Former Florida Governor Rick Scott Blocked Money for HIV CrisisPhoto by Chip Somodevilla/Getty Politics News Rick Scott
The HIV crisis in Florida has been on the rise in recent years. Part of the reason is due to a lack of healthcare funding, though that’s not to say the money wasn’t available. It was there, just diverted by the state’s former Governor, Rick Scott.
The Guardian reports that not only did Scott refuse to expand Medicaid in Florida, he also was responsible for refusing $70 million worth of healthcare funding for the state. From 2015 to 2017, Florida was forced to return $54 million to the federal government in unspent grants for fighting HIV. The reason? Apparent deliberate failure by state health bosses to secure legislative permission to spend the funds. This links the problem back to Scott’s office.
In 2015, Scott’s administration directly blocked two grant applications from the U.S. Center for Disease Control and Prevention (CDC) that could have possibly won Miami and Broward counties approximately $16 million. It’s not a coincidence these counties currently have among the highest HIV diagnosis rates in the U.S.
The years of Scott’s monetary blocks directly align with spikes in Florida’s already-high rates of HIV. Florida is among the top 10 states with the most annual HIV diagnoses, together accounting for 65% of new cases across all 50 states. Between 2010 and 2017, Florida was the sole state that experienced an increase of nearly 3%.
Scott’s office would later boast that Florida had “invested a record $34 million in HIV/AIDS prevention” in 2015, although that money came nearly entirely from existing CDC grants. They blamed the rise in the figures with the number of increasing HIV diagnoses. Yet New York, also on the list of states with the highest rates of HIV, made prevention and treatment a focus of spending during the same time frame and saw a decrease of 30% in HIV rates.
HIV diagnoses were on the decline in Florida for at least five years through 2013, only to experience that 2015 increase, and the switch from decline to rise in rates is not faultless. Employees from the HIV section of Florida’s health department said they worked under intense pressure to meet the Scott administrations wishes during his latter years as governor, and that his priorities were guided by his political ambitions that won him a seat in the U.S. Senate alongside fellow Florida Republican Marco Rubio.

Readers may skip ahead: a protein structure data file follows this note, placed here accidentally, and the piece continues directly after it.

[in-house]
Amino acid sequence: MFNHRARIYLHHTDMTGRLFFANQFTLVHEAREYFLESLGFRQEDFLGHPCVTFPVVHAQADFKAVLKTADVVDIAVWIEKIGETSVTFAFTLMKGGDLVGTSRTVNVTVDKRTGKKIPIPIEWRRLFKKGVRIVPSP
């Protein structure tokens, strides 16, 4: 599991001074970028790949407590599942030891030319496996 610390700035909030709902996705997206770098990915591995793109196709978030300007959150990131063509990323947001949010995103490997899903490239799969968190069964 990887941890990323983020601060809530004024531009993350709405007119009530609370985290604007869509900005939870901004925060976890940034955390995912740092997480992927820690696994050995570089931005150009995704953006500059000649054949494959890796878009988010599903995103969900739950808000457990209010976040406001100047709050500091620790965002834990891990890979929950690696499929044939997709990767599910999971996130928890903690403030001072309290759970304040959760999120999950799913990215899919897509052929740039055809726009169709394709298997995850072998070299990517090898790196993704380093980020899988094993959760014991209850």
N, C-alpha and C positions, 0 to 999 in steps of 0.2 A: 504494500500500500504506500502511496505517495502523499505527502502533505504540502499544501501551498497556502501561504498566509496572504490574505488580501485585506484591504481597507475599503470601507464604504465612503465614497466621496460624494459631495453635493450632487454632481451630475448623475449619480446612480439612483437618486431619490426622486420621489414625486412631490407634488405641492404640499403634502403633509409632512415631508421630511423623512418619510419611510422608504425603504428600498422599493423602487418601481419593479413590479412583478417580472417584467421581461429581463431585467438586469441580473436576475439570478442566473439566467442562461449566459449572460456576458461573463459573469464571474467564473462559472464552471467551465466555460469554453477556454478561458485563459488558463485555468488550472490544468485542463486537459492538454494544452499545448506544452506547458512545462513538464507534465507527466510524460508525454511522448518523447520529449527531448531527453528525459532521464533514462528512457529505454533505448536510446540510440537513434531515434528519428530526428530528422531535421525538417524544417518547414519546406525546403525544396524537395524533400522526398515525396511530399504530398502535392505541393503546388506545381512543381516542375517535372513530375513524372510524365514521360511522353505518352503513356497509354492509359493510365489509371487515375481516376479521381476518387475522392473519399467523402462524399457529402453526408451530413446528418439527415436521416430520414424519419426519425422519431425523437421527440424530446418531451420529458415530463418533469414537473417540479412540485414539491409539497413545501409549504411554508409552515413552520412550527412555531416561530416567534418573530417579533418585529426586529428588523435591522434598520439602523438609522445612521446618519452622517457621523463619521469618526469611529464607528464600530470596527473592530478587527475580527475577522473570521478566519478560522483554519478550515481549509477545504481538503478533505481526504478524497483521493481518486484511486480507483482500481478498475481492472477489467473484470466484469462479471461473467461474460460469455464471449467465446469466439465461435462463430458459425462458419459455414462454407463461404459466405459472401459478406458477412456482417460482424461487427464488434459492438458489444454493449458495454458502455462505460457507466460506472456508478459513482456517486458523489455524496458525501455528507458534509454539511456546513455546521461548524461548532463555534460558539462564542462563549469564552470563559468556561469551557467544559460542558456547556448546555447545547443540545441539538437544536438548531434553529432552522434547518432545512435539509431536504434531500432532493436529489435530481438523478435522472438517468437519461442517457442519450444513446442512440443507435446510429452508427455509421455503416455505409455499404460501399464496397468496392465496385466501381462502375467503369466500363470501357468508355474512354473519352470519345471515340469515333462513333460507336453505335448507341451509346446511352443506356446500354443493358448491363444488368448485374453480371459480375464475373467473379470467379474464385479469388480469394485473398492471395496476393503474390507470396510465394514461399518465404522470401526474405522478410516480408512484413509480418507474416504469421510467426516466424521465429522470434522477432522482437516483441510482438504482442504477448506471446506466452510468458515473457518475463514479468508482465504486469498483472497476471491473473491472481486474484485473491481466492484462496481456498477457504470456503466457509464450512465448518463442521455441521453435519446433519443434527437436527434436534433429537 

“I think Rick Scott fueled the epidemic in Florida,” Marlene LaLota, a 28 year veteran of the Florida Department of Health, told The Guardian. LaLota was the administrator of its HIV/Aids section from 2014 to 2016.
William McColl, vice president for policy and advocacy at AIDS United, told The Guardian he senses the HIV crisis “just wasn’t a priority for Scott … He clearly thinks of healthcare as a profit source.”
The HIV epidemic has followed Scott to Congress. He will soon be in a position to cast a floor vote on the Senate’s proposal for the first year of a Trump-backed plan calling for $291 million to battle the national HIV epidemic. This plan will focus on 48 crisis counties in particular, seven of which are in Florida. Whether its people or politics he has in mind, one just hopes that Scott uses his vote this time to give HIV-stricken counties the resources they need.